What makes most physicians smile on a day-to-day basis? When the ED team works together like a well-oiled machine and when patients and their families acknowledge their efforts with simple thanks. What makes physicians feel depressed and stressed out? Many mentioned a lack of time to spend with patients and no time to decompress between patients due to overwhelming volume and not enough coverage. Abusive patients were another issue as was the increase of nonemergent patients in the ED “who are often very whiny and demanding,” as one doc described them.
Another response I found interesting was from one physician who said negativity among the team took the life and fun out of an already challenging environment. Here's another of my favorite comments: “The onslaught of patients, volume, and nonstop ambulance traffic. It's akin to trying to bail out a ship taking on water with a teacup!” Other stress factors included long, complicated, and uncompensated IT/charting responsibilities at the end of a shift; lack of cooperation from nursing, other medical departments and administration; and, of course, inadequate compensation for the work being done.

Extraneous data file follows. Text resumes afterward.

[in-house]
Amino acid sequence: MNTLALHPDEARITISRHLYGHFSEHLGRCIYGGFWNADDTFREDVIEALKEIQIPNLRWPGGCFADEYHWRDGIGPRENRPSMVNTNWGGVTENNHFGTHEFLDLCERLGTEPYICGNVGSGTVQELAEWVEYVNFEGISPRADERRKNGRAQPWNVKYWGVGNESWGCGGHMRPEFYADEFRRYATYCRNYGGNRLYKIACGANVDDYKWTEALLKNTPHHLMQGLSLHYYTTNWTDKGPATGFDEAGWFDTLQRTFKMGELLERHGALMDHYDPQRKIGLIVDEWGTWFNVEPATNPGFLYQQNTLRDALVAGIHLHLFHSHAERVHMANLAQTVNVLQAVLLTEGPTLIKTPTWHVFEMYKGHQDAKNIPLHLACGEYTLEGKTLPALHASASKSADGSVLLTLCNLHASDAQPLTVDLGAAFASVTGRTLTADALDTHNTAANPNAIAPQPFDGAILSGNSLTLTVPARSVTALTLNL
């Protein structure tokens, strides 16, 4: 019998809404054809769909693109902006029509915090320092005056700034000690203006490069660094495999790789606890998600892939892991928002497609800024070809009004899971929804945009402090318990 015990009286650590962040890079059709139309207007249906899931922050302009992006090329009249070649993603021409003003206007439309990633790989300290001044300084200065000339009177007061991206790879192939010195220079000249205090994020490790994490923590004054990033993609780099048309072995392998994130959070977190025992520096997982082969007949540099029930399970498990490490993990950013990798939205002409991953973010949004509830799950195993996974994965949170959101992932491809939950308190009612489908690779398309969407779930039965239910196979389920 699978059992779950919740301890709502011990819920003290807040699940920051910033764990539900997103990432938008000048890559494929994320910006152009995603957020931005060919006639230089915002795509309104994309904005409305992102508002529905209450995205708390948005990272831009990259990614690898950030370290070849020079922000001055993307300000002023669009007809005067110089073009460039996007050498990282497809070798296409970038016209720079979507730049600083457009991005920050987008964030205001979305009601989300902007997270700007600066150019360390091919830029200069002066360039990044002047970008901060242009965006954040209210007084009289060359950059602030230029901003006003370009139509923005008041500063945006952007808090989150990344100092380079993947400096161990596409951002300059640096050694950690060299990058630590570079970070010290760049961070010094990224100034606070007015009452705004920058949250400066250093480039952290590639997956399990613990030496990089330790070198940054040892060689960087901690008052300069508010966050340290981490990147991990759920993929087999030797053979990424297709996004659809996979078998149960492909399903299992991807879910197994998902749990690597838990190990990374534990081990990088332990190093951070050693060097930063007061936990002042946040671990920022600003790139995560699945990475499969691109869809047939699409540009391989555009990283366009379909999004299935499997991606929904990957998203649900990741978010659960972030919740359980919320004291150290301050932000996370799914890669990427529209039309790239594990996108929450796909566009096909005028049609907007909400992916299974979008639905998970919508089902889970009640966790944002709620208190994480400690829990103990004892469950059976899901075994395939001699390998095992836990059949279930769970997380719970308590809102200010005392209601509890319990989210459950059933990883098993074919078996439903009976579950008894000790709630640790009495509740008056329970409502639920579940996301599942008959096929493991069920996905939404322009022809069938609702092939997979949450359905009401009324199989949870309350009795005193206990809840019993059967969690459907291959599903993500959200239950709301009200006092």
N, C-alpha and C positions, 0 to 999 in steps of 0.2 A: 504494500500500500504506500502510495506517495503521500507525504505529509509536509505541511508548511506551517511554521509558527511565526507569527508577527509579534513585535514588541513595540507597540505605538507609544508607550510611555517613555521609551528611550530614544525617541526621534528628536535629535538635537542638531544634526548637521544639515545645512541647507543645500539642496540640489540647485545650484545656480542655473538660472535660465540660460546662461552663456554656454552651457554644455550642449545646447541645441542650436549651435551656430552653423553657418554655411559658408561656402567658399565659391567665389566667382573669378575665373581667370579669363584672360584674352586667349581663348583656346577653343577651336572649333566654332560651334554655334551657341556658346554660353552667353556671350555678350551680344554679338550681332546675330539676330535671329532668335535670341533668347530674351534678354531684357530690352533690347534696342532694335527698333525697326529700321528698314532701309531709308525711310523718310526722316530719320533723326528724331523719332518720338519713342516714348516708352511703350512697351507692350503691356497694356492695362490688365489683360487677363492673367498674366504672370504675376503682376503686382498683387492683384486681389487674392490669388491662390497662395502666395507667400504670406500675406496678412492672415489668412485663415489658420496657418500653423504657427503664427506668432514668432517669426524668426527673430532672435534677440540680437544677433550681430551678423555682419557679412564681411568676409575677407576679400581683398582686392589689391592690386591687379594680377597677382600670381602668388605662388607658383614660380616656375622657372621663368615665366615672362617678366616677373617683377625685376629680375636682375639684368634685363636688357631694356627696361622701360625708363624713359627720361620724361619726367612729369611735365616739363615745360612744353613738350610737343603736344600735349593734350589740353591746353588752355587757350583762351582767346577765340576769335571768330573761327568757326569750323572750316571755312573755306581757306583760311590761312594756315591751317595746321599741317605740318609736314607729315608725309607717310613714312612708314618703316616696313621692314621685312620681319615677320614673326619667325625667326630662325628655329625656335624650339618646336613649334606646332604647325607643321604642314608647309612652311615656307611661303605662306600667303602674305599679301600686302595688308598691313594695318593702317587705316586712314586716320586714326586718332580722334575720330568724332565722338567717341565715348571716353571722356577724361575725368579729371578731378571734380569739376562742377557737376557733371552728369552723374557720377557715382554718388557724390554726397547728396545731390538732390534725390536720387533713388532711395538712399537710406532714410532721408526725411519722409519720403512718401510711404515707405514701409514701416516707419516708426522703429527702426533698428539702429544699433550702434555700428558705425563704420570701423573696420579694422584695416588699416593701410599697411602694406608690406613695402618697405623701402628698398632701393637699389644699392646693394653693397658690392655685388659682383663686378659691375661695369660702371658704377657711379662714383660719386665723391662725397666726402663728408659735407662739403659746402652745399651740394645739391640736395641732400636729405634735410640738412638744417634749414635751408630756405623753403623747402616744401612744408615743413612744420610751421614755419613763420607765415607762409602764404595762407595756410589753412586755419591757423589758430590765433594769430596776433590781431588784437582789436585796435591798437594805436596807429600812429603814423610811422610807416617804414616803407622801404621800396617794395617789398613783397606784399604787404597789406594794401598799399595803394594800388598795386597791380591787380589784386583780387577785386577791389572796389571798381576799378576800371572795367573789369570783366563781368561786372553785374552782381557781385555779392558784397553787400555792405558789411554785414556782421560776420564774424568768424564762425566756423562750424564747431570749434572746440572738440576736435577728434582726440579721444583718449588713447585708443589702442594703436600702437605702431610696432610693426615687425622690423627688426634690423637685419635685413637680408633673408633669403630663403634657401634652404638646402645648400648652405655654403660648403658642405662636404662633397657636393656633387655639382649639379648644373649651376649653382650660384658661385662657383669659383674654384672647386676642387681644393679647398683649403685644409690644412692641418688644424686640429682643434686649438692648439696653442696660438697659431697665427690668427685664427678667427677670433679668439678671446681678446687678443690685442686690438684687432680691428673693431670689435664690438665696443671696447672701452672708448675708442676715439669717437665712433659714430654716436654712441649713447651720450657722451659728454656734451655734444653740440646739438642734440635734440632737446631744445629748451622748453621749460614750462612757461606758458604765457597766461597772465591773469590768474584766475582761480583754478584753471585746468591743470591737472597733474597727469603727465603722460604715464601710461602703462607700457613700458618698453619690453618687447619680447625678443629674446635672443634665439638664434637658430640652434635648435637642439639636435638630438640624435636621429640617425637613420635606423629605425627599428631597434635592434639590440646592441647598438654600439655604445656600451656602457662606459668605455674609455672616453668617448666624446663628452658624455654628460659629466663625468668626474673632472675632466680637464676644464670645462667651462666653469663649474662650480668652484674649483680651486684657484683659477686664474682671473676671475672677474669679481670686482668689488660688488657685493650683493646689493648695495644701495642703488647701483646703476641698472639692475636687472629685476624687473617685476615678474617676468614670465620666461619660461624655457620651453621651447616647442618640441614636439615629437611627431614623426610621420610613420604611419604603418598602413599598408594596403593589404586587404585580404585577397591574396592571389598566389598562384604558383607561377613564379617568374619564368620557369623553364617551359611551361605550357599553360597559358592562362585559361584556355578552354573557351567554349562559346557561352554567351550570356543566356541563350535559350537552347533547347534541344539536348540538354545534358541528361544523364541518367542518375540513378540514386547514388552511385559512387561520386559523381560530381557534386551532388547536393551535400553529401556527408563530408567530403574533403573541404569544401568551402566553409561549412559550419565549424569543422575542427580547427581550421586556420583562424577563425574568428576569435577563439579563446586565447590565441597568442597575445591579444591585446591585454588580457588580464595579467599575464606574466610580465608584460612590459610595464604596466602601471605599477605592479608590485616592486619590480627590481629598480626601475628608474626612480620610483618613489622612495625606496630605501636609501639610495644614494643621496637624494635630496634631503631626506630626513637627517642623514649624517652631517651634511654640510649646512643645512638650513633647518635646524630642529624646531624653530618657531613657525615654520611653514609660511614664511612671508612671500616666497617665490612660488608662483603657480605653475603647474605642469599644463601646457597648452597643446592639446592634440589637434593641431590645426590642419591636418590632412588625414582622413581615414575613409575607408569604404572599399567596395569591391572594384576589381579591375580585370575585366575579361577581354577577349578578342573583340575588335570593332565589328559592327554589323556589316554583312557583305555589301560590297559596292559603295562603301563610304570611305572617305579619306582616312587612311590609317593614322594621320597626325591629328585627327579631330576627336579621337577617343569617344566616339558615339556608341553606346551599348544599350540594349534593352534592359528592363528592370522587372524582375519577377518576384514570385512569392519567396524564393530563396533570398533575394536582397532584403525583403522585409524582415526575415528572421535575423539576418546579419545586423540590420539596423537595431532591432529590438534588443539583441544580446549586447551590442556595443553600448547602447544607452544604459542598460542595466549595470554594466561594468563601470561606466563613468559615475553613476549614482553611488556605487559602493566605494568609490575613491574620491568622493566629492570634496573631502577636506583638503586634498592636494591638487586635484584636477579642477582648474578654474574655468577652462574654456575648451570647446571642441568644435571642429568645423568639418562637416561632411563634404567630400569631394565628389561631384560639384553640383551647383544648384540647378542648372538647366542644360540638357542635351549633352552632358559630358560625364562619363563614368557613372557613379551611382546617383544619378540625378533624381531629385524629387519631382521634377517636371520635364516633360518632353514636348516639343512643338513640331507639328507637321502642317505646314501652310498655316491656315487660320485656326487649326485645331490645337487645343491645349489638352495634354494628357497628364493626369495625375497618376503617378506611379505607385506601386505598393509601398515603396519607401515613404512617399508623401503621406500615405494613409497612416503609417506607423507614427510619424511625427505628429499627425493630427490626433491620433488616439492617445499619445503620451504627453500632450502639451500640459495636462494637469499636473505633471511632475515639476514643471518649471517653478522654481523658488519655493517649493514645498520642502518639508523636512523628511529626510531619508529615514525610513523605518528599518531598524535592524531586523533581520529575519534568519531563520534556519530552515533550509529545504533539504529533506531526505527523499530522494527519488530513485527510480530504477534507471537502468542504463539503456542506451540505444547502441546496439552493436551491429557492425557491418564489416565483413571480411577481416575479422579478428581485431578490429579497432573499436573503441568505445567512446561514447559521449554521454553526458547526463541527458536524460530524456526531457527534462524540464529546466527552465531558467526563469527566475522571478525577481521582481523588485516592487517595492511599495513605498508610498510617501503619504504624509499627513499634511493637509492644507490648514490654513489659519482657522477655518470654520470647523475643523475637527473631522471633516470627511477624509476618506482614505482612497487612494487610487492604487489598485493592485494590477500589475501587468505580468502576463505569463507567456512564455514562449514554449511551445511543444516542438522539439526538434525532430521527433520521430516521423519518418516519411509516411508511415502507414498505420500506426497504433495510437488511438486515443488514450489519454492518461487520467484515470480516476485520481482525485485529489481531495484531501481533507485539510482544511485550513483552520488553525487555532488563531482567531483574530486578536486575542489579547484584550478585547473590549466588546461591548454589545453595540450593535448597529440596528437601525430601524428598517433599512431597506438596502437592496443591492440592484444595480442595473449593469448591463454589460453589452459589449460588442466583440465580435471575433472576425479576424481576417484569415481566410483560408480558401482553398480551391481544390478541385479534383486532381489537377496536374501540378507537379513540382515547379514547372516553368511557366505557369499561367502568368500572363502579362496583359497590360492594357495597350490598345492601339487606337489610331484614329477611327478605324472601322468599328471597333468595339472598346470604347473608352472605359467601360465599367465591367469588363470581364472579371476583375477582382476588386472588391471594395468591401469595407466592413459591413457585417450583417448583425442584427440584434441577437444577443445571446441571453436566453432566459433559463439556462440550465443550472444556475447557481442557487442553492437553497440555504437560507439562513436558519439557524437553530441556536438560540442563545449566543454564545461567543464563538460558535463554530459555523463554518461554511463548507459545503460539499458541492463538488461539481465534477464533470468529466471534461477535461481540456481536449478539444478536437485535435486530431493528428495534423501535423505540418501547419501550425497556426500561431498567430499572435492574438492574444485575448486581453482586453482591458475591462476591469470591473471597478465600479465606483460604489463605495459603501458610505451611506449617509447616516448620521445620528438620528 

My survey on EP job satisfaction certainly proved one thing: emergency physicians have a lot to complain about and few avenues for venting. Veteran emergency physician Harry Kintzi, MD, of Lancaster, PA, tried to put some of this into perspective. “Physician maturity and experience significantly [affect] job satisfaction. I have seen younger/starting physicians with an enthusiastic ‘I can handle anything, no problem’ attitude change as volume increases, night shifts take their toll, and small hassles become large ones. After a while, hassle factors cause physicians to try to correct the hassles or look elsewhere for a job.”